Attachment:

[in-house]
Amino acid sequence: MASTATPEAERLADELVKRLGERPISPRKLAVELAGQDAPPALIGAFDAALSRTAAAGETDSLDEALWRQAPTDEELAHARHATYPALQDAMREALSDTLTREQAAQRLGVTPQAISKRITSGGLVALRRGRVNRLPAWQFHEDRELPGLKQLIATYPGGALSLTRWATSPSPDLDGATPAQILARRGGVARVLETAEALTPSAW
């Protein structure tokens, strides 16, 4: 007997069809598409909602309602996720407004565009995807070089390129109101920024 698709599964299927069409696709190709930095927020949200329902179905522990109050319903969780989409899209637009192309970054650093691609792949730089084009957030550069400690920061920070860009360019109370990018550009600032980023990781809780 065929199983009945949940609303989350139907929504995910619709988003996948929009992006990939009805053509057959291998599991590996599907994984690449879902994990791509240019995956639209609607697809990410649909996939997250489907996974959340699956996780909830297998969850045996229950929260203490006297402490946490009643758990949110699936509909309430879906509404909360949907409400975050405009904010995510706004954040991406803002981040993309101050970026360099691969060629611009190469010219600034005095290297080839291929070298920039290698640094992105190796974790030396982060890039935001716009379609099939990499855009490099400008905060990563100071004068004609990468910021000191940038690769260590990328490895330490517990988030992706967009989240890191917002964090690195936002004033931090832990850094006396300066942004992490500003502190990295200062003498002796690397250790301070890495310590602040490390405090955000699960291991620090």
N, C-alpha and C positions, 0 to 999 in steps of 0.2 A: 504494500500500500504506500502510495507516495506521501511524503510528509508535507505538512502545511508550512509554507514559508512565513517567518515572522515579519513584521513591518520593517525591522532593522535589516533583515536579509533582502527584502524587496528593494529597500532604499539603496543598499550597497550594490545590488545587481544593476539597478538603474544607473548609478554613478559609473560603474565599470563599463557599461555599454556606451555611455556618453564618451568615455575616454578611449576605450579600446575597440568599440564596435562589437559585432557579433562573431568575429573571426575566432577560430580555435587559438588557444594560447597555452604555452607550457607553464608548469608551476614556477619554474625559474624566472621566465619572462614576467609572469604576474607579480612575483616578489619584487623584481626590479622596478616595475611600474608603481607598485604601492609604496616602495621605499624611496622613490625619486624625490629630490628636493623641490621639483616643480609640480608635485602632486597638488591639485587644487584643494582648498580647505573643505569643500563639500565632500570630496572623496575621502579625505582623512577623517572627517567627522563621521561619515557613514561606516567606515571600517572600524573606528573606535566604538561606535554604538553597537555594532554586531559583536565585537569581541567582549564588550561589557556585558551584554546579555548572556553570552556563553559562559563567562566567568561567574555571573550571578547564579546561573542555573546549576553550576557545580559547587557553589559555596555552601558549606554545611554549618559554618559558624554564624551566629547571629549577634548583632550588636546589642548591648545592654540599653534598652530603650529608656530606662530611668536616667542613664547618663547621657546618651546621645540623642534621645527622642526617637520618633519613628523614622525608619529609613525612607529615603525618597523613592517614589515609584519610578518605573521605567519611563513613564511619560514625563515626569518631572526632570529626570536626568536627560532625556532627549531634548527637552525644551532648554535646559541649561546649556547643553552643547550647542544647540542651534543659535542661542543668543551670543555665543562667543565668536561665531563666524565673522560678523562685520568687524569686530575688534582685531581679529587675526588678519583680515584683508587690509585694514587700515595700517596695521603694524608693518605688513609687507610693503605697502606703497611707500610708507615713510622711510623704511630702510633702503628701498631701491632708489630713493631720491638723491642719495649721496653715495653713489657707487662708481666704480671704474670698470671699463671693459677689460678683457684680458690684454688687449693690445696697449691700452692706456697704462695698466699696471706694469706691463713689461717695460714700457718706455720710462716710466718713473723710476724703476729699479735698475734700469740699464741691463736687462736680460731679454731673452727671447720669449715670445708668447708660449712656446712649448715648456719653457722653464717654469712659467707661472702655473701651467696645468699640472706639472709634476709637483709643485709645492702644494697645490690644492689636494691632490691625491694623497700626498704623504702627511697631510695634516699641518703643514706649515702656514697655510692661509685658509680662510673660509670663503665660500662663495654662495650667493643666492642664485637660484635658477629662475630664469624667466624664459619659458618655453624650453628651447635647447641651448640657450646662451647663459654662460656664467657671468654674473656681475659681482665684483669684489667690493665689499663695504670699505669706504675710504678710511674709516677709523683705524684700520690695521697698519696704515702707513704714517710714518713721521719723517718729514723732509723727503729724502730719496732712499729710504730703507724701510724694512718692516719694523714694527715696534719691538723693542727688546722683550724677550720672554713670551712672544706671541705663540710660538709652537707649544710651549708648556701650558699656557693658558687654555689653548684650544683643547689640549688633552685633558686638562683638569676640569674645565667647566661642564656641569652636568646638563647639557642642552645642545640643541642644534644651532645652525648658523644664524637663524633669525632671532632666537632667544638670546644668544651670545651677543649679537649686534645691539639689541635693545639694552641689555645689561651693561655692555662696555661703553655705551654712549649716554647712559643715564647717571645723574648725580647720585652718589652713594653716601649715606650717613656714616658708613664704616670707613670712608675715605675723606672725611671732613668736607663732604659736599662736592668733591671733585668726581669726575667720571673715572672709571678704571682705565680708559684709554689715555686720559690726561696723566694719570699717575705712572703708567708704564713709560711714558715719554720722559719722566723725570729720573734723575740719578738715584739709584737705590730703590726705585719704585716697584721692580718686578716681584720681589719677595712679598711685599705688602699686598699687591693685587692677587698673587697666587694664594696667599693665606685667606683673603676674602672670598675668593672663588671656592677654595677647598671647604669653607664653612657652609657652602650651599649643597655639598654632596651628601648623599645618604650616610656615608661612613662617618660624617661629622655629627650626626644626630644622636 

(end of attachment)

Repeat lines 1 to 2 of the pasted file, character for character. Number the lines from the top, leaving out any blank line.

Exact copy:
[in-house]
Amino acid sequence: MASTATPEAERLADELVKRLGERPISPRKLAVELAGQDAPPALIGAFDAALSRTAAAGETDSLDEALWRQAPTDEELAHARHATYPALQDAMREALSDTLTREQAAQRLGVTPQAISKRITSGGLVALRRGRVNRLPAWQFHEDRELPGLKQLIATYPGGALSLTRWATSPSPDLDGATPAQILARRGGVARVLETAEALTPSAW